A Minister of Joy for Times Like These

These are serious, challenging times. We live near Seattle, one of the epicenters of COVID-19 lock down in the U.S. Even on our island we are watching church services, meetings, and performances cancelled. Every day the news sends a new level of concern. People are on edge, yet we all still need connection and laughter. We are discovering that our puppy, Vivi, is a little minister of joy.

Vivi the corgi puppy

The other day I walked into ACE Hardware to pick up a few things. We always stop to see our friend who works there. Vivi wiggled all over and licked her face when picked up. Our friend said into her headset to other ACE employees: “Serious cute puppy alert in the paint department. “

About a half dozen employees came over for their fill of licks and kisses. The whole scene took only a few minutes. When the employees had returned to their posts, a customer who had been watching said, “You have no idea how much I needed this.”

One of our jobs as the owners of this outgoing, four-month old corgi is to protect and replenish her extraordinary spirit. Spending time outdoors together works for all three of us.

Puppies and toddlers naturally love the earth. Well, yes and no. I remember the first time I took our newly arrived, 15-month-old adopted son, Brian, outdoors on grass. He was barefooted and did NOT like the prickly sensation of the grass on either his feet or his hands. Clearly, he had not spent time outdoors on the ground before. Fortunately, he very quickly discovered the freedom of a large yard and took off. It reminded me that it is a big world out there and having positive experiences requires care and skill building.

There have been a number of instances this last month that remind me how quickly fear can come in and change things when you are 13 pounds and 9 inches tall. My job at 120 pounds and 5 feet 7 inches tall is to help our puppy understand what to fear and what is just another new thing.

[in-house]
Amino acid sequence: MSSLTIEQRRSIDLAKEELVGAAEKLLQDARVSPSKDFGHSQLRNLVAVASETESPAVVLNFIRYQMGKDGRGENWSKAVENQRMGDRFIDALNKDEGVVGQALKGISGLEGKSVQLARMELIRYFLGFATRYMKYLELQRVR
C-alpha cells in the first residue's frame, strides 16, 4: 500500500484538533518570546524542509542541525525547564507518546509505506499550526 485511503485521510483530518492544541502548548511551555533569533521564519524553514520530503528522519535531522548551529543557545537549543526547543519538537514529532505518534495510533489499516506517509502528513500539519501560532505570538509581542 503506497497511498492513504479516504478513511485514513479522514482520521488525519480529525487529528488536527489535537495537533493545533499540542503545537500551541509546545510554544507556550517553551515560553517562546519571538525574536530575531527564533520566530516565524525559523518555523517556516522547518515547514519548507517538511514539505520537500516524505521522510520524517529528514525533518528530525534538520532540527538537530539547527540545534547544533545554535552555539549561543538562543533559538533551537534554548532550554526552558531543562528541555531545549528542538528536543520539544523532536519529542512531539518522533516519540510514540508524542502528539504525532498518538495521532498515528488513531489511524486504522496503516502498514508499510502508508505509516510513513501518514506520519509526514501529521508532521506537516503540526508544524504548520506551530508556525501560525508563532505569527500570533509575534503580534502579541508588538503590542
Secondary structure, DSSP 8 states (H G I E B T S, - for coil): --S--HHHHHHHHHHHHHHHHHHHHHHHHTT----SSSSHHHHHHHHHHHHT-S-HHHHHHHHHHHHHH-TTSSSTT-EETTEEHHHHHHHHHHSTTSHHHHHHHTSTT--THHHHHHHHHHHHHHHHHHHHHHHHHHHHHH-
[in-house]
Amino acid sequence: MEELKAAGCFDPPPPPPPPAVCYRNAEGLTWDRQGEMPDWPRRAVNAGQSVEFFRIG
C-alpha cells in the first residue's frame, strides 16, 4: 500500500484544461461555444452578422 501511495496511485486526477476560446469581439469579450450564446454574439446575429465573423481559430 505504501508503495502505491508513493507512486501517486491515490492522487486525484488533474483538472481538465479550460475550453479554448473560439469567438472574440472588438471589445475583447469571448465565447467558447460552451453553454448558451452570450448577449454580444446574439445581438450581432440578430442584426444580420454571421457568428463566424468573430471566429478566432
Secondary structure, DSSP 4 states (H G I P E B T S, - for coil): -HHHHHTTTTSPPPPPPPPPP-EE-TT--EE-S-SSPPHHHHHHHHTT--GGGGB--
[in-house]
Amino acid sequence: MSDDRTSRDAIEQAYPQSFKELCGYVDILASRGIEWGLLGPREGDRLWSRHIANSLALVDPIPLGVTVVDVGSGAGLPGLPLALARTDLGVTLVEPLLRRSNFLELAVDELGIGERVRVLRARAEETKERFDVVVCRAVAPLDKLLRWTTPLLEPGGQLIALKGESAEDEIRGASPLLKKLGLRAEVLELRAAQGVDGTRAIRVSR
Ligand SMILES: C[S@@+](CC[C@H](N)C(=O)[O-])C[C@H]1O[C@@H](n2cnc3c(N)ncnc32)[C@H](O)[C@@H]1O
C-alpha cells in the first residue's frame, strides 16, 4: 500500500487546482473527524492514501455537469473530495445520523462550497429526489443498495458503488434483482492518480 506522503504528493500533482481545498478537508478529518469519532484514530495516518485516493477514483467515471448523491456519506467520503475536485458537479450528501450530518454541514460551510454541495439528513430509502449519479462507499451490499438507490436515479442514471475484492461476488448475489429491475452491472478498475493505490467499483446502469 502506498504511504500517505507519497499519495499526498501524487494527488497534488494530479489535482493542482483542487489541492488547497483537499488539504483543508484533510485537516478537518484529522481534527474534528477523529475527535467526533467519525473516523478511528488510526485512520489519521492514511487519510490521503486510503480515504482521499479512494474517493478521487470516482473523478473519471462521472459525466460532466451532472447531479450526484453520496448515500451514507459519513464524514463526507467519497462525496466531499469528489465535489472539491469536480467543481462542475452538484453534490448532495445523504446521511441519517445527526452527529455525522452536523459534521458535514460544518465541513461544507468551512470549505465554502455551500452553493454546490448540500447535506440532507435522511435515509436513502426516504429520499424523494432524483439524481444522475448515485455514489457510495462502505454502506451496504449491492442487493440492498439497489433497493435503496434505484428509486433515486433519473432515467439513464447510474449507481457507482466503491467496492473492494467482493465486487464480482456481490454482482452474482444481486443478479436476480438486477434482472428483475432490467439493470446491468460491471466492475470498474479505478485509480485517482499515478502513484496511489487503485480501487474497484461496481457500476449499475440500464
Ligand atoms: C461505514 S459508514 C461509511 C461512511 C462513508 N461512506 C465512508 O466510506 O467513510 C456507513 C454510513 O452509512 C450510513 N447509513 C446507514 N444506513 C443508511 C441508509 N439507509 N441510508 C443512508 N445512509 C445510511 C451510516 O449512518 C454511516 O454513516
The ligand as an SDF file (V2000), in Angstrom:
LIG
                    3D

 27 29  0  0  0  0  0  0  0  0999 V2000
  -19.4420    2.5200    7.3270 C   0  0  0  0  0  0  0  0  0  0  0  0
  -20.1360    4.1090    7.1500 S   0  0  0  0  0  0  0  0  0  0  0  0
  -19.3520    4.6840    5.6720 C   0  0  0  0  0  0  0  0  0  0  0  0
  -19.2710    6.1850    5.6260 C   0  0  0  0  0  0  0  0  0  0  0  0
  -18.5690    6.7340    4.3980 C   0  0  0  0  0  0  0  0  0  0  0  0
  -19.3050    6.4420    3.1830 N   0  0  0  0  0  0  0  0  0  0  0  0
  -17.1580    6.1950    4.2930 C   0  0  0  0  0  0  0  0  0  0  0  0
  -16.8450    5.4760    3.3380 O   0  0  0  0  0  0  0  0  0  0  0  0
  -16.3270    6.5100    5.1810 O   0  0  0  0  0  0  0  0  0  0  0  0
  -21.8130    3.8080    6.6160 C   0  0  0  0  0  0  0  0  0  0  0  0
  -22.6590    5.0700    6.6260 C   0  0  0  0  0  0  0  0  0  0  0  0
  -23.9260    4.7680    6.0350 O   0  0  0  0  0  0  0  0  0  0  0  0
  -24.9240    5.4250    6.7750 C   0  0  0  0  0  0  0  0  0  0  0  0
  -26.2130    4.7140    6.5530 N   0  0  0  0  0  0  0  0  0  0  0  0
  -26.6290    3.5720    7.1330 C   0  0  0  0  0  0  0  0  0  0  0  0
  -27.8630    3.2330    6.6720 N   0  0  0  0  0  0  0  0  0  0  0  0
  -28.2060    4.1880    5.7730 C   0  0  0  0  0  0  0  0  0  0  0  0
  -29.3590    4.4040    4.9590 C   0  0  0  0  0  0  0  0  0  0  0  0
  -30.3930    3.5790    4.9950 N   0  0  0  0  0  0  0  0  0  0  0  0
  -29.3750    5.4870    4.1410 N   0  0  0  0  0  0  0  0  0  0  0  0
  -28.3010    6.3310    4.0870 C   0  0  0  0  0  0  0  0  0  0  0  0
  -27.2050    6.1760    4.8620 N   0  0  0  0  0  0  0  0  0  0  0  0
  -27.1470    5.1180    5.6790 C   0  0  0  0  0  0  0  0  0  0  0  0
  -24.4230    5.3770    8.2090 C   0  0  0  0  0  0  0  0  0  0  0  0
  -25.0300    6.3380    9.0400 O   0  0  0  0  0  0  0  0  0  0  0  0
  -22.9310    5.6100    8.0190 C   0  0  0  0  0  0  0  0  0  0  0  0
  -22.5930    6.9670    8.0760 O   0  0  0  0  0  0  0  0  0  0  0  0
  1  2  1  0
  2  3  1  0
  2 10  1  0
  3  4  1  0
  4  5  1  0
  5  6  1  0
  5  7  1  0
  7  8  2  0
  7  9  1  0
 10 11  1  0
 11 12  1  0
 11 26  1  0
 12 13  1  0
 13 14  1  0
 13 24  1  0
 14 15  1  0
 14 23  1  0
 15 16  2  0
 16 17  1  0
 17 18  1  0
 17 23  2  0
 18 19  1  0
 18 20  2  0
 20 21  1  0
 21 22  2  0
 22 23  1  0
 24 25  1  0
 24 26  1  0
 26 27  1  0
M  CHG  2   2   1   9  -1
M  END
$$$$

Lesson #1—Sometimes the woods seem big and scary. We have walked Vivi in our local state park with its paths through old growth trees since she was 10 weeks old. When we first went, she could not even pull herself up and over some of the big tree roots. She needed “butt assists”. Now, twice the size of that smaller puppy-self, she has no problem getting up or down, under, over, or through the natural hurdles on the forest path. She has been building skills and coordination through practice. She has gained increasing strength and confidence.

The woods are a big place for puppies and toddlers.

The other day, though, she had a moment of fear. We had stopped along the trail for a little snack break on our 3-mile walk. (She loves knowing that food is also a part of hiking.)

Snacks on hikes is a seriously good idea

 I was putting away our snacks. All of a sudden there was a strong blast of wind and a dark cloud covered the sun. She put her little paws on my leg and whined. She was fearful and needed to be carried a short distance. Sometimes when you get scared, you need reassurance that you will be taken care of.

I remember the first time we took our four-year-old, city dwelling grandson walking in the woods at night. He had a headlamp and as we entered the woods he directed his headlamp scan to the top of the trees. “Is there anything in here bigger than we are?” he asked.

We assured him that neither the trees, nor deer, nor wind in the branches high above would hurt us. But like Vivi needing the reassurance of a temporary lift, little Jaden needed the assurance of words from his grandmothers.

Lesson #2—Trust your owner/parent to know when another dog is safe. This is a big responsibility for any dog owner or parent of a young child.

Little Vivi just loves meeting people and dogs on the trail. When we meet people, I always ask, “Do you enjoy dogs?” If they shake their head “no”, I kneel down and hang onto her harness and let them pass. However, if they have a dog, I instantly pick up our little 13 pounder and ask, “Is your dog friendly with puppies?”

Vivi has never had a negative experience with another dog and I am determined to keep it that way. The other day hiking in the woods we met a man and a woman and a 3-year-old mutt three times Vivi’s size and off leash. I could hardly hang onto my squirmer so eager was she to meet this dog. I asked, “Is your dog friendly to other dogs?” The man replied, “Yes”.

I asked, “Should we let them meet?” The woman looked squarely at me and said, “I don’t think so.” I thanked her and they walked on. This is an ongoing challenge for owners of any dog, but most especially small dogs. When in doubt, don’t have them meet! And as a toddler parent, always pick them up when a dog approaches and work from there with careful dialogue.